The chart clearly indicates a correlation between the housing index and personal consumption. However personal consumption has been on an unsustainable growth track. Isn’t a drop off likely to be a good thing in the long run? (higher savings, lower balance of payment deficits, lower interest rates, etc.)

  7. J. Stuart says:

    “Isn’t a drop off likely to be a good thing in the long run? (higher savings, lower balance of payment deficits, lower interest rates, etc.)”

    ….Lower corporate profits, lower real investment, lower overall asset prices…

  8. B. Sneath says:

    “…Lower corporate profits, lower real investment, lower overall asset prices…”

    Maybe so. But also please factor in global expansion, higher exports, lower interest costs and continued productivity gains.

    A significant amount of housing construction and personal consumption expenditures are “buffered” from the economy since they comprise of imported goods or imported labor (primarily hispanic workers who repatriate much of their paychecks to families overseas).

    With globalization, many small and mid-cap companies have become “multi-nationals”. If personal consumption declines, then I would expect the $ to fall and exports (and import substitution) to increase.

    What IS different this time is the fact that we have a global expansion in place.

  9. daniel says:

    there’s a good discussion on the subject – and your chart – at http://www.contraryinvestor.com/mo.htm.
    But word of caution to some of your readers:
    1-correlation doesnt mean causation,
    2-there’s been a recent disconnect in the UK between these variables (check bank of england study or
    http://www.marketthoughts.com/z20060824.html) and,
    3-not long ago some big houses had the chart of the lagged s&p w/ the HMI for the last 10 yrs w/ its incredible correlation (80%); and what happened if u looked further into the past?(http://www.bignose.org/blog/index.php?/archives/129-When-charts-go-bad.html).

  10. B. Sneath says:

    Daniel – excellent articles! many thanks.

  11. wcw says:

    Thanks for the link.

    While like our host I am cautious about consumption (which, be honest, is cautious about GDP), for now the data continue to improve. The Chicago Fed released its national activity index today. As I at least expected, the short term numbers are an improvement off previous levels, but not yet what you’d call more than mediocre. If you click through to the release (PDF), you’ll read about that indicator’s three-month average (currently at -0.2, up from -0.4), “A CFNAI-MA3 reading below zero is associated with below-trend economic growth; accordingly, the CFNAI-MA3 value of –0.19 for December suggests that growth in national economic activity was below its historical trend. With regard to inflation, a CFNAI-MA3 value below zero indicates little inflationary pressure over the coming year.”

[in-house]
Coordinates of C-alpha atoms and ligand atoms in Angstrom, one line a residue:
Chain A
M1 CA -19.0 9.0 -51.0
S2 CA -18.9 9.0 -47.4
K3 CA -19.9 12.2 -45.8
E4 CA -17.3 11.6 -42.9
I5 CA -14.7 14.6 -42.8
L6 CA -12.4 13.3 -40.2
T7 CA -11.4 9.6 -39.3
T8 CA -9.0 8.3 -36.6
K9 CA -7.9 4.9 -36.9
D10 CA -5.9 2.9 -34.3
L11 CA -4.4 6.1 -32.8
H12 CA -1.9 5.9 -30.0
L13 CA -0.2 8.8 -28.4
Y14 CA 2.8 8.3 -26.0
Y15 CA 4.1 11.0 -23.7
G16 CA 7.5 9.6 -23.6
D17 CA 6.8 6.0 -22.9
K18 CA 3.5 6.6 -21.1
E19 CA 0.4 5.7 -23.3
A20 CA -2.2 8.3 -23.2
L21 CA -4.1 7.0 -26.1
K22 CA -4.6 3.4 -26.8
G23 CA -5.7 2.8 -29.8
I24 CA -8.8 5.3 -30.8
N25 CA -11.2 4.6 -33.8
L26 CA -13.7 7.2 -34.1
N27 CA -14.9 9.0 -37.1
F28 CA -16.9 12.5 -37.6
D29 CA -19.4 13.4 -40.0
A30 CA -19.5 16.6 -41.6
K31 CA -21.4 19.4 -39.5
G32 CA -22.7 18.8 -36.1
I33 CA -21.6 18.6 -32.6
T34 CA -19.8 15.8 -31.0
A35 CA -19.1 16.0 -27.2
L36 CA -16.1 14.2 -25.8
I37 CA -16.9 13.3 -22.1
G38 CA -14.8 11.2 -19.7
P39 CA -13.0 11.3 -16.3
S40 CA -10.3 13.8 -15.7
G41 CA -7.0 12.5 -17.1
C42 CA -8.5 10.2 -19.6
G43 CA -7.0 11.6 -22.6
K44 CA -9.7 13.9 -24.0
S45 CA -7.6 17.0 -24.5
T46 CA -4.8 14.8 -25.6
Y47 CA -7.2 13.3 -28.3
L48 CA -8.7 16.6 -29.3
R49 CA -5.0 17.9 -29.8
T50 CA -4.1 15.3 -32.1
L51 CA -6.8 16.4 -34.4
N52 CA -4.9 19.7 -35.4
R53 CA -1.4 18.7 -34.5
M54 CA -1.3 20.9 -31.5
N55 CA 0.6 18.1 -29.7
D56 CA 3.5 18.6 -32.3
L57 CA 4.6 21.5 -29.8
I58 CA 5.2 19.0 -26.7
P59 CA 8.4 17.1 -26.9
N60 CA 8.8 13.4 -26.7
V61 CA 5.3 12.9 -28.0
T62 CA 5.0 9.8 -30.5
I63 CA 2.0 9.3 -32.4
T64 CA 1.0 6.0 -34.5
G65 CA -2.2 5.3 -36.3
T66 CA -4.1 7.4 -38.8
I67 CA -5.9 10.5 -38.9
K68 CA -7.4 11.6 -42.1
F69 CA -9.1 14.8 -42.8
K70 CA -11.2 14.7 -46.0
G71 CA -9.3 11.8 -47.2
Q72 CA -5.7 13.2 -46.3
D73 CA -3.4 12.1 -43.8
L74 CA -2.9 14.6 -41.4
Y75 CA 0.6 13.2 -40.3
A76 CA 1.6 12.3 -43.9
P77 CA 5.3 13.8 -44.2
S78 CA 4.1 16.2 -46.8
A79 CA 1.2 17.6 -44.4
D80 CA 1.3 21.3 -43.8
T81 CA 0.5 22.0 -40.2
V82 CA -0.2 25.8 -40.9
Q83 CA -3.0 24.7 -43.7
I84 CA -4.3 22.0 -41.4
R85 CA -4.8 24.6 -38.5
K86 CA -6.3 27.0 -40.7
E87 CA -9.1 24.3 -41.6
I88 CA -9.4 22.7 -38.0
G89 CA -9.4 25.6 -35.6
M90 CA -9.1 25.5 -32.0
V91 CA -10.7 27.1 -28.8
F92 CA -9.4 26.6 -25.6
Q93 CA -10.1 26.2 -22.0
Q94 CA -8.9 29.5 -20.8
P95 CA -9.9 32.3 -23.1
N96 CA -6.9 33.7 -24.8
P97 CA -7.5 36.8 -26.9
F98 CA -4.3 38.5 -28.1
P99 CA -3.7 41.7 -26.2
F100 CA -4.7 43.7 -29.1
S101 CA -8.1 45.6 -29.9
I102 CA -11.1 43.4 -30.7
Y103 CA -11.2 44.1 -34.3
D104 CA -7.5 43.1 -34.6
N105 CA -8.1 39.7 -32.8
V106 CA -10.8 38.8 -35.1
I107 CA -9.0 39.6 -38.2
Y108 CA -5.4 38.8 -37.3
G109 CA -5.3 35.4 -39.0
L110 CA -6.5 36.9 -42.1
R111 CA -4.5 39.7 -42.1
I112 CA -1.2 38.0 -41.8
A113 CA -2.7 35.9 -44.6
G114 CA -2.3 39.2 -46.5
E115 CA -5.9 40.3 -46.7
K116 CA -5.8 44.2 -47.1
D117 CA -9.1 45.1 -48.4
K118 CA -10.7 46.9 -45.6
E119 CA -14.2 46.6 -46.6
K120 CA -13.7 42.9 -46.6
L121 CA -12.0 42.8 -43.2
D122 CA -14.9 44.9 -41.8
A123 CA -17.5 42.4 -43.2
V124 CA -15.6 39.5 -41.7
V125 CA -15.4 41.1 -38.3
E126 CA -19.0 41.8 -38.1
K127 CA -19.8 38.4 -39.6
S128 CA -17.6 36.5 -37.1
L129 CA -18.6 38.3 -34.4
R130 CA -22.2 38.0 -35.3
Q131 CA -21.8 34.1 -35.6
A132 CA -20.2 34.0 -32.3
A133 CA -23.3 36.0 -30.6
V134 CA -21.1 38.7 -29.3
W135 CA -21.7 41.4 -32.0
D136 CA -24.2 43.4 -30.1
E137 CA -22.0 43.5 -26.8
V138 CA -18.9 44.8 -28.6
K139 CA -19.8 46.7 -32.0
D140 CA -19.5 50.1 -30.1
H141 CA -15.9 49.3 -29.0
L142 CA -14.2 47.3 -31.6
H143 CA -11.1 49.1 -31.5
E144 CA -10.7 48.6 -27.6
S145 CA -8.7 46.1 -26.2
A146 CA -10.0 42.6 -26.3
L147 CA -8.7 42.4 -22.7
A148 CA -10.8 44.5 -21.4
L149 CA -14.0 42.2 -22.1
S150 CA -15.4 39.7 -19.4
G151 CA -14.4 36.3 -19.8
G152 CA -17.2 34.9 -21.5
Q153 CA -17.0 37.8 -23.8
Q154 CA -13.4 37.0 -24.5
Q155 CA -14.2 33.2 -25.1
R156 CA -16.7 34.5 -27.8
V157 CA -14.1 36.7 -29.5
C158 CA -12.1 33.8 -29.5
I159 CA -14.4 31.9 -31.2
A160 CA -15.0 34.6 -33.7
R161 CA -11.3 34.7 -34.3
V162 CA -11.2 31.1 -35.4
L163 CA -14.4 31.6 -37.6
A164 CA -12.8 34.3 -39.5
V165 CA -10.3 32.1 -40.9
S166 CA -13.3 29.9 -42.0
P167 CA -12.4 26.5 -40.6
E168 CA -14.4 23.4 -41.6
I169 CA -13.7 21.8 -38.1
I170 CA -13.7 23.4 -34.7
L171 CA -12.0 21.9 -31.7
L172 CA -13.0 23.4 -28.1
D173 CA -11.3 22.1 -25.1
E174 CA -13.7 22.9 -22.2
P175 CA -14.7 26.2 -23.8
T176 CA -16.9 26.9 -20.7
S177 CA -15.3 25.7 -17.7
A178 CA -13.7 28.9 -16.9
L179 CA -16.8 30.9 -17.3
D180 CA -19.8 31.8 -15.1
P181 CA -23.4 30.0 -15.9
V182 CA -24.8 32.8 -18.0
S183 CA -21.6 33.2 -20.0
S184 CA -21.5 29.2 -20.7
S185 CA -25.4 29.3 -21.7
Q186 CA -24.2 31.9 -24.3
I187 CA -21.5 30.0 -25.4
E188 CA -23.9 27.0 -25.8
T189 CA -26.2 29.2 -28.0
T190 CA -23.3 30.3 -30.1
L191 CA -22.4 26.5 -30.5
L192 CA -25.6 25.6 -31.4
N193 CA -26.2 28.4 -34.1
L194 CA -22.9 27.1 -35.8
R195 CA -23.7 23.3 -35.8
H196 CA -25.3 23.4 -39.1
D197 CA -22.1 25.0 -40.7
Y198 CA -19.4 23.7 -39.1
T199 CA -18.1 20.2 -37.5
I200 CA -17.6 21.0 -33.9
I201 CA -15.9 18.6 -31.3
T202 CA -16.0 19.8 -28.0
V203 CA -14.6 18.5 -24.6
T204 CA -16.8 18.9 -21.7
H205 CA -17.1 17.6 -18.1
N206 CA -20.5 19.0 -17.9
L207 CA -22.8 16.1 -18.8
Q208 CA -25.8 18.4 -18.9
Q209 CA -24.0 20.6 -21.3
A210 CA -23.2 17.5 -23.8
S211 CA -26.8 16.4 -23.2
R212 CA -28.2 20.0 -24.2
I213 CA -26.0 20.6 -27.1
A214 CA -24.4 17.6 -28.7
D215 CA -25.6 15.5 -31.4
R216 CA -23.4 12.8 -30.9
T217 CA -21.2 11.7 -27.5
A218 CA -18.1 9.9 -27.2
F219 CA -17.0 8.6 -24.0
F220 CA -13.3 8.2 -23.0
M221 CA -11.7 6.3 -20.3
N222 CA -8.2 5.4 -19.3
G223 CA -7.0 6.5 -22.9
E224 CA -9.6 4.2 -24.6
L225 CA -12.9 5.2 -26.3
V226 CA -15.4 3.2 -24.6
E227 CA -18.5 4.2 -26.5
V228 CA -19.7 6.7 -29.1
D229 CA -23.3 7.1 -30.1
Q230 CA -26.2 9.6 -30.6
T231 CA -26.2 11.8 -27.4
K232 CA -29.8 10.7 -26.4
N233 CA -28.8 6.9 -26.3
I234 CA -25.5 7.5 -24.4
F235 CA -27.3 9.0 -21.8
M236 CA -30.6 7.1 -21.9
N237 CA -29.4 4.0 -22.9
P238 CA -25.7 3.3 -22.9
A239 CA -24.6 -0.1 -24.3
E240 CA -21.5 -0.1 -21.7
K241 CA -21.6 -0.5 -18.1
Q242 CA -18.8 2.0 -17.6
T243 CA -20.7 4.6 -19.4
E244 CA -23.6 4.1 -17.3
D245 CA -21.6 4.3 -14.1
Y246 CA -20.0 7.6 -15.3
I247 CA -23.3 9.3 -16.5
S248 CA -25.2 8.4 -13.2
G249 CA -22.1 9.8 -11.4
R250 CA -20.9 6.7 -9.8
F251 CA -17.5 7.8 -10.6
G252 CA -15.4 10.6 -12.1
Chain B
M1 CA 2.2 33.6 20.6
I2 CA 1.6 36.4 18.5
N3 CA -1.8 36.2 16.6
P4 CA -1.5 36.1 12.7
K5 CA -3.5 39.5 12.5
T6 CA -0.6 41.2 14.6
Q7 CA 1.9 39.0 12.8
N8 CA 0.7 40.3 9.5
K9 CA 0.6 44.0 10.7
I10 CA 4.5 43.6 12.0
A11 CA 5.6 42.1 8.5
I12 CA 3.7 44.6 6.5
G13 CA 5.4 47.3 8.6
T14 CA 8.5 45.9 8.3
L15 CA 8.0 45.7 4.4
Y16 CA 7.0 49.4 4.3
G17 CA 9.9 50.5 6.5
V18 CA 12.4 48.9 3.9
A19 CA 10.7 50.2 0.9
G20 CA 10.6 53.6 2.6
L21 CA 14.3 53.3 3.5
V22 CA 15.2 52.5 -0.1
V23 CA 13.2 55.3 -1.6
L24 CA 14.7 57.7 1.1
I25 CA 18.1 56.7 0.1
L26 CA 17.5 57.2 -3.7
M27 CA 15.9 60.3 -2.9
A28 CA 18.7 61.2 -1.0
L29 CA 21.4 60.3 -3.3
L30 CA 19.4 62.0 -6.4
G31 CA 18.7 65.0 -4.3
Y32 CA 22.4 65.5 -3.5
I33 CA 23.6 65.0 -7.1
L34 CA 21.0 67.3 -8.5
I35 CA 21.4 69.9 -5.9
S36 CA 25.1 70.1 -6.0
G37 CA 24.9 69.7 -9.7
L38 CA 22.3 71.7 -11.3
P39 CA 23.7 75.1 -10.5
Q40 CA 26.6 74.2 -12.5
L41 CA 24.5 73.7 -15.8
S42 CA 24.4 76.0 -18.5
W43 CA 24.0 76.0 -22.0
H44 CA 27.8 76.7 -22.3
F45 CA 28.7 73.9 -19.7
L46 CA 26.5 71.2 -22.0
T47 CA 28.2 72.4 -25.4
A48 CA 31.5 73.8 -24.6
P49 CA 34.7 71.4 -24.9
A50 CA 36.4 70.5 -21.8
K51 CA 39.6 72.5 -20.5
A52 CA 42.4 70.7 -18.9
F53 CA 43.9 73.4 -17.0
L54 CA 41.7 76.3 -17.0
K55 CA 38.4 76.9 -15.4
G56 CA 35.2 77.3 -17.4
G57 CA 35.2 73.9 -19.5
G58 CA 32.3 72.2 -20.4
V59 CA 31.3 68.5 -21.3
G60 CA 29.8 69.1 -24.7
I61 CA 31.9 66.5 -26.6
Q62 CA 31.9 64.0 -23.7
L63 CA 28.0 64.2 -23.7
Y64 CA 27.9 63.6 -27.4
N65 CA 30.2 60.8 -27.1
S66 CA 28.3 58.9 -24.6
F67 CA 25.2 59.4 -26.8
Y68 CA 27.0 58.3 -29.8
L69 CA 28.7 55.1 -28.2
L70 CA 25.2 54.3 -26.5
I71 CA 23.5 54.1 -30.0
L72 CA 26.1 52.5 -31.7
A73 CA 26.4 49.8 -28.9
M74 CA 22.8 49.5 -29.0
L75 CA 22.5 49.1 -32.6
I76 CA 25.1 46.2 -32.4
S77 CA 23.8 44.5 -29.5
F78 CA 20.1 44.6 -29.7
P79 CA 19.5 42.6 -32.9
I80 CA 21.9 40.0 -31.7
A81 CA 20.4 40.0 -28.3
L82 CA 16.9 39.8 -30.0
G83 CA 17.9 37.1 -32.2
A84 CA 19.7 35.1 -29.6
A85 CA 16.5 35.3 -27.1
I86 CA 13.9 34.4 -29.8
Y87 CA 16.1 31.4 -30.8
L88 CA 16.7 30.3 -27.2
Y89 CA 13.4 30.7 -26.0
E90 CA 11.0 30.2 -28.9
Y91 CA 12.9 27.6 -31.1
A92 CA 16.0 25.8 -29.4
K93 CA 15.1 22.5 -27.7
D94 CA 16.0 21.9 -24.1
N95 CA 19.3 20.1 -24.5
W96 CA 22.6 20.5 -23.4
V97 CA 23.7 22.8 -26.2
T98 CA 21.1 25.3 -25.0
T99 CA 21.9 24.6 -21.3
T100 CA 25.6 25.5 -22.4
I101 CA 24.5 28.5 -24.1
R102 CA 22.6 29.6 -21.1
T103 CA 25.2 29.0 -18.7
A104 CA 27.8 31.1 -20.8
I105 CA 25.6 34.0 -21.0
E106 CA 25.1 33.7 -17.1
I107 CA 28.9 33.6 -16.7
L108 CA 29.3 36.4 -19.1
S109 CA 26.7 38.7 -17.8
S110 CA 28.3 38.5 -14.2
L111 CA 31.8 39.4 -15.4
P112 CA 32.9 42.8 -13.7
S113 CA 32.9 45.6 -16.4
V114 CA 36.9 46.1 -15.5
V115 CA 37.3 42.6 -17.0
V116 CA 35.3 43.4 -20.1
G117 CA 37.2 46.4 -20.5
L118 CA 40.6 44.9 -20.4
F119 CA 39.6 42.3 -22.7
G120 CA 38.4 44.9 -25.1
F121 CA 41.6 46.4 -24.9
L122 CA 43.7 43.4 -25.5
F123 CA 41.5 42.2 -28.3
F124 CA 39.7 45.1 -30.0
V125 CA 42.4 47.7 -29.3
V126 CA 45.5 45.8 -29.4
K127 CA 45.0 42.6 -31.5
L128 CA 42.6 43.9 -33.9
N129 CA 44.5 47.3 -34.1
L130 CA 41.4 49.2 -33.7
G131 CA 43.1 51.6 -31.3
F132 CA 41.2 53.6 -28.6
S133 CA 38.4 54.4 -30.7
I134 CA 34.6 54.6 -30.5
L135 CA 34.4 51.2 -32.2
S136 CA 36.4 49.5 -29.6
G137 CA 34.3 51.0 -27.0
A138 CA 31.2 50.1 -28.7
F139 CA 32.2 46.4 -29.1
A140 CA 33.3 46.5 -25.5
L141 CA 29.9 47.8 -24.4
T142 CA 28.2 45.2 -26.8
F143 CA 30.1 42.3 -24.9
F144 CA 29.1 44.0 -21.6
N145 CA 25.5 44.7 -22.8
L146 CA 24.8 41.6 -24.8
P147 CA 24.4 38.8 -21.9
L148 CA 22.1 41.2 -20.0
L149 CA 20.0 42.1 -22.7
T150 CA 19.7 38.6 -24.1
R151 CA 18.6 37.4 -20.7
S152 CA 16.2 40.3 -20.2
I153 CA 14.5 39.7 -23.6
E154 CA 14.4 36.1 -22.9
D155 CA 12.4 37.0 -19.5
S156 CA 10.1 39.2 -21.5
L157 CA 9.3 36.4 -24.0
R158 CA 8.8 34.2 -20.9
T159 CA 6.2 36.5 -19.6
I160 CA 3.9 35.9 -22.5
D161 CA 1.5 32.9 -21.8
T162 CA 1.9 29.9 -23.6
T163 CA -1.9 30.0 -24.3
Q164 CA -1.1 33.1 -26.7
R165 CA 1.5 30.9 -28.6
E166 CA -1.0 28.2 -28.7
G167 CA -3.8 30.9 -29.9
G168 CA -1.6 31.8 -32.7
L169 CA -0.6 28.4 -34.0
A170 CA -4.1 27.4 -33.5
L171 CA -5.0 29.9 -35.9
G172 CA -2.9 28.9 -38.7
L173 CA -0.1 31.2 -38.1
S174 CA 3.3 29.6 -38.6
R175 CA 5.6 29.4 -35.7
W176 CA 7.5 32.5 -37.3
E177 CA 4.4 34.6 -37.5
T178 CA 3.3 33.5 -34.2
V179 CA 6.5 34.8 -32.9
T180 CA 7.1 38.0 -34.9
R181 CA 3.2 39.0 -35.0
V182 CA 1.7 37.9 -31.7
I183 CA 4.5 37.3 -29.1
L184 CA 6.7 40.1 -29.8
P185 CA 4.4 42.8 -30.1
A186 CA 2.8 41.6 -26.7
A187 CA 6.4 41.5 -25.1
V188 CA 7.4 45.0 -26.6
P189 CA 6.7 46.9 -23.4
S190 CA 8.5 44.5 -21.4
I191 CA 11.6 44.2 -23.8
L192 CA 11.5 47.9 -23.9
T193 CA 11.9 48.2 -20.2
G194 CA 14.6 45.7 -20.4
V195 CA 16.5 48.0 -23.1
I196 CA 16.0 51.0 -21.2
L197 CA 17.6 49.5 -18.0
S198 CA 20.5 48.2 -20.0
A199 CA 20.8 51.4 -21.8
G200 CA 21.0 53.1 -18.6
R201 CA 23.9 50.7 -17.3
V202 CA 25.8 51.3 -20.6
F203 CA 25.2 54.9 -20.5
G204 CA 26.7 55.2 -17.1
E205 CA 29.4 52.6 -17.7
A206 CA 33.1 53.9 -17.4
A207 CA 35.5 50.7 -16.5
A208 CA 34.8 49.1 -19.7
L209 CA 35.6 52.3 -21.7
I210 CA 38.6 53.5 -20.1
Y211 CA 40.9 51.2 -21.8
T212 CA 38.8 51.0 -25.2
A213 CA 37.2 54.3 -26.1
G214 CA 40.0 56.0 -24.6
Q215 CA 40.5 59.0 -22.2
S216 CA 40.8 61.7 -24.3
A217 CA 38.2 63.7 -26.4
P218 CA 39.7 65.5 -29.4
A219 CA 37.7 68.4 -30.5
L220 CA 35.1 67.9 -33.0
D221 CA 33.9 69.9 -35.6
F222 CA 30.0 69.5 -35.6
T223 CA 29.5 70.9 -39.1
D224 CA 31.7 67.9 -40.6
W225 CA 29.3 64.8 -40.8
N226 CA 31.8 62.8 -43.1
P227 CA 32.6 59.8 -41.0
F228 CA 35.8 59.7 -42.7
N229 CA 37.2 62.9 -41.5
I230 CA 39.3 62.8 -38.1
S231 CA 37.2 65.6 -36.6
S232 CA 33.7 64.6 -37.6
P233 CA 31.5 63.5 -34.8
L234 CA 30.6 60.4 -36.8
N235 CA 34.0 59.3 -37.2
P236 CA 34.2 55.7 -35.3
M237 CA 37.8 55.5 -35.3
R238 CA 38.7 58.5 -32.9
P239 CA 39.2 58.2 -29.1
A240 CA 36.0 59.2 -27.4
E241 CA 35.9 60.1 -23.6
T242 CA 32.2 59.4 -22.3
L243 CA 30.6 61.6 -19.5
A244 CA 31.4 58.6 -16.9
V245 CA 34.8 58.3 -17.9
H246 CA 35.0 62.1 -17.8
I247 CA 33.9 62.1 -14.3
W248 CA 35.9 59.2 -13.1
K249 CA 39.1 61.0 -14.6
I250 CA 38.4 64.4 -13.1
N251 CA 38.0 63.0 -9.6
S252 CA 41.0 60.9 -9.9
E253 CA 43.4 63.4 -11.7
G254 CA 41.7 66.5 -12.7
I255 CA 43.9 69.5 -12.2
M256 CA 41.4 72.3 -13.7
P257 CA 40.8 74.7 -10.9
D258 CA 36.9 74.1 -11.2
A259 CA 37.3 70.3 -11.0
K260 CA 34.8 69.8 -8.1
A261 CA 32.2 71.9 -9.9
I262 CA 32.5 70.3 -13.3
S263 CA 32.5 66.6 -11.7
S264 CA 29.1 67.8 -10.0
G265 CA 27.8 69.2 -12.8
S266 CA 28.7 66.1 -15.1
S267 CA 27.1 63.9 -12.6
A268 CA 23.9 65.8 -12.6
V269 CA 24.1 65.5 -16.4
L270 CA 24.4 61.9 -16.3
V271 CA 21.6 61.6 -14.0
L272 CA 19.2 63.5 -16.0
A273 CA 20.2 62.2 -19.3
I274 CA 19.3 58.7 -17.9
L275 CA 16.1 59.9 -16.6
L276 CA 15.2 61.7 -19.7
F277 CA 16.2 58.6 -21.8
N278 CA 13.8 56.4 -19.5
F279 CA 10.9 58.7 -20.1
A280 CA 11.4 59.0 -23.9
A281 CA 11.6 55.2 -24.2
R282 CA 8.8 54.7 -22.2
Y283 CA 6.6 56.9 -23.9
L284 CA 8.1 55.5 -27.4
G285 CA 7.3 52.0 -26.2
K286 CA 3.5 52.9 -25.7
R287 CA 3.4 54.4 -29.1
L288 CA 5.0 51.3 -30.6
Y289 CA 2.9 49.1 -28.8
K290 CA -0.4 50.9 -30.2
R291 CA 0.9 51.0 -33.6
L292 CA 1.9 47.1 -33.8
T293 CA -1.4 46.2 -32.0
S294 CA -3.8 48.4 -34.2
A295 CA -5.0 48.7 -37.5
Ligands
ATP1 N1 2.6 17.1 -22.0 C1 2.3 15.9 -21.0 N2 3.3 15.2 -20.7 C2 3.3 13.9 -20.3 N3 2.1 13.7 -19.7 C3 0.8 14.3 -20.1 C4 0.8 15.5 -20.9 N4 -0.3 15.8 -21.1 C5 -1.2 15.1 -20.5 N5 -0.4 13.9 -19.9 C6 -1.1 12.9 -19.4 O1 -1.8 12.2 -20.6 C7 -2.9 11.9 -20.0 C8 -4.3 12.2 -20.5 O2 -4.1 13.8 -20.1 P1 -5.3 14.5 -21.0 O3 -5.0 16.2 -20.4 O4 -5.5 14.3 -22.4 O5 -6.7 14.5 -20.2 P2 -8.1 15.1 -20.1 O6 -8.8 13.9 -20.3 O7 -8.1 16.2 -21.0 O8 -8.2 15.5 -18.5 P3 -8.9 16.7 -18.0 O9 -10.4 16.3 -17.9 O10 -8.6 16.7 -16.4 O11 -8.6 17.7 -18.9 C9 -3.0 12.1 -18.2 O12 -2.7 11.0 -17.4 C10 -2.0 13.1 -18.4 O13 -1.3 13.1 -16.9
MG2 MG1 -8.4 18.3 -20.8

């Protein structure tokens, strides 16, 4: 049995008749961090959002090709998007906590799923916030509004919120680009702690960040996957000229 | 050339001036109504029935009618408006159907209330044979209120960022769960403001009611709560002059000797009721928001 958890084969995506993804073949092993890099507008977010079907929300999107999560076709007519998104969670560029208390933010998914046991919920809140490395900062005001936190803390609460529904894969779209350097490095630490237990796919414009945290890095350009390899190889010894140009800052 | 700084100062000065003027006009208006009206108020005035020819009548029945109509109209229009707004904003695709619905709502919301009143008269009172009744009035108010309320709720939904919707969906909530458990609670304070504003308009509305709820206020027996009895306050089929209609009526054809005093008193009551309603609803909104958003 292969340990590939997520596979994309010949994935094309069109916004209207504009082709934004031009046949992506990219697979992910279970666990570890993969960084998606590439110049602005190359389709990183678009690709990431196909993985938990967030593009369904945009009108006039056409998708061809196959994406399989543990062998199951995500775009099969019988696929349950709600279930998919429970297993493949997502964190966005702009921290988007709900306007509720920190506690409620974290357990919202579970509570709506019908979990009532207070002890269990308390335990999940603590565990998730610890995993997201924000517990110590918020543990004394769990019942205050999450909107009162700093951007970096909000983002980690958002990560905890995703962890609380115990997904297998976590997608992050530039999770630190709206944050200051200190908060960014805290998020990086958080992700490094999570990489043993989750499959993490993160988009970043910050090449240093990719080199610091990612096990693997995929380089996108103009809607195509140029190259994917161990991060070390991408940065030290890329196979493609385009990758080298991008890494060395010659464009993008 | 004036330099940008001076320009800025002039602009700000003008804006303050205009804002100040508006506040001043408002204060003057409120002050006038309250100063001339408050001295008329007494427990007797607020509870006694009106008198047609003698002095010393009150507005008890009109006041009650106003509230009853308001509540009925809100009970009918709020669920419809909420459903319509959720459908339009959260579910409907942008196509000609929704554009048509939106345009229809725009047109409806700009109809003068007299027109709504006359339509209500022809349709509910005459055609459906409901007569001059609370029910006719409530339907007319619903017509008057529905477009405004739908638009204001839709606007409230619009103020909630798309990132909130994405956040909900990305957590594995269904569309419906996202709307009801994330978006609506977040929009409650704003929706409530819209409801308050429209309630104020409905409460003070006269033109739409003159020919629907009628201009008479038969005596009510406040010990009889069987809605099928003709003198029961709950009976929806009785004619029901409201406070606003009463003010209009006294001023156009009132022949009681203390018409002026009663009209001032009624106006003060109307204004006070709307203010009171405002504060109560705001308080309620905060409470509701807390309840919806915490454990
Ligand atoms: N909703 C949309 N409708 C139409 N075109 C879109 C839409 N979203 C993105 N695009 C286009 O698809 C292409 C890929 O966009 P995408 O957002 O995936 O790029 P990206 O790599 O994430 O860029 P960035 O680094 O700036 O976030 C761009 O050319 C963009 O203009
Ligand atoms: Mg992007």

Right now, that approximately accords with my expectations: there is approximately zero risk of inflationary pressures building or of the Fed raising, but the economy is not showing any signs of real weakness yet.

    If residential housing prices start dropping instead of just flattening, though, I expect that to change in a hurry. The latest I’ve seen in the literature indicates that aside from mortgage withdrawal, the wealth effect for housing prices measures reasonably well for consumer spending.

    Time, as always, will tell.

  12. Cherry says:

    It shouldn’t be called “Sentiment” but more like “feelings” lol. It will be interesting if the Northeast “side” of it tanks from 39 to below 30 by next February. Historic arctic air along with a dying market will make those “feelings” turn sour quickly.

    What will that describe in the trend then?

  13. Leisa says:

    BR–Given the last press leases of several of the large builders, I’m not sure that I would trust their perceptions. They had to take big writedowns on land (that really seemed self evident to us hand-wringing bystanders) but at the same time declared that they were “surprised”. Personally, I would make no investment decision based on the perceptions of an entire industry that potentially is in the cyclone spin of a toilet flush.

  14. idontworry says:

    what if the next set of GDP numers is a tad stronger ? the real deal is the liquidity that is sloshing around and nothing can stop inflation of asset prices right now. yes there is IMO going to be a pull back of prices mayne for 3 months but it will be a buying opp IMO because the world wide growth will run till at least 2008 (the olympics). at the very least as long as MZM and M2 growth continues … so will the World Wide CB’s hand out money hand over fist. Rates are going up by the end of the year that is my only prediction.

  15. DavidB says:

    Personally, I would make no investment decision based on the perceptions of an entire industry that potentially is in the cyclone spin of a toilet flush.

    Gold star to leisa for not only the metaphor of the day but a strong contender for the metaphor of the week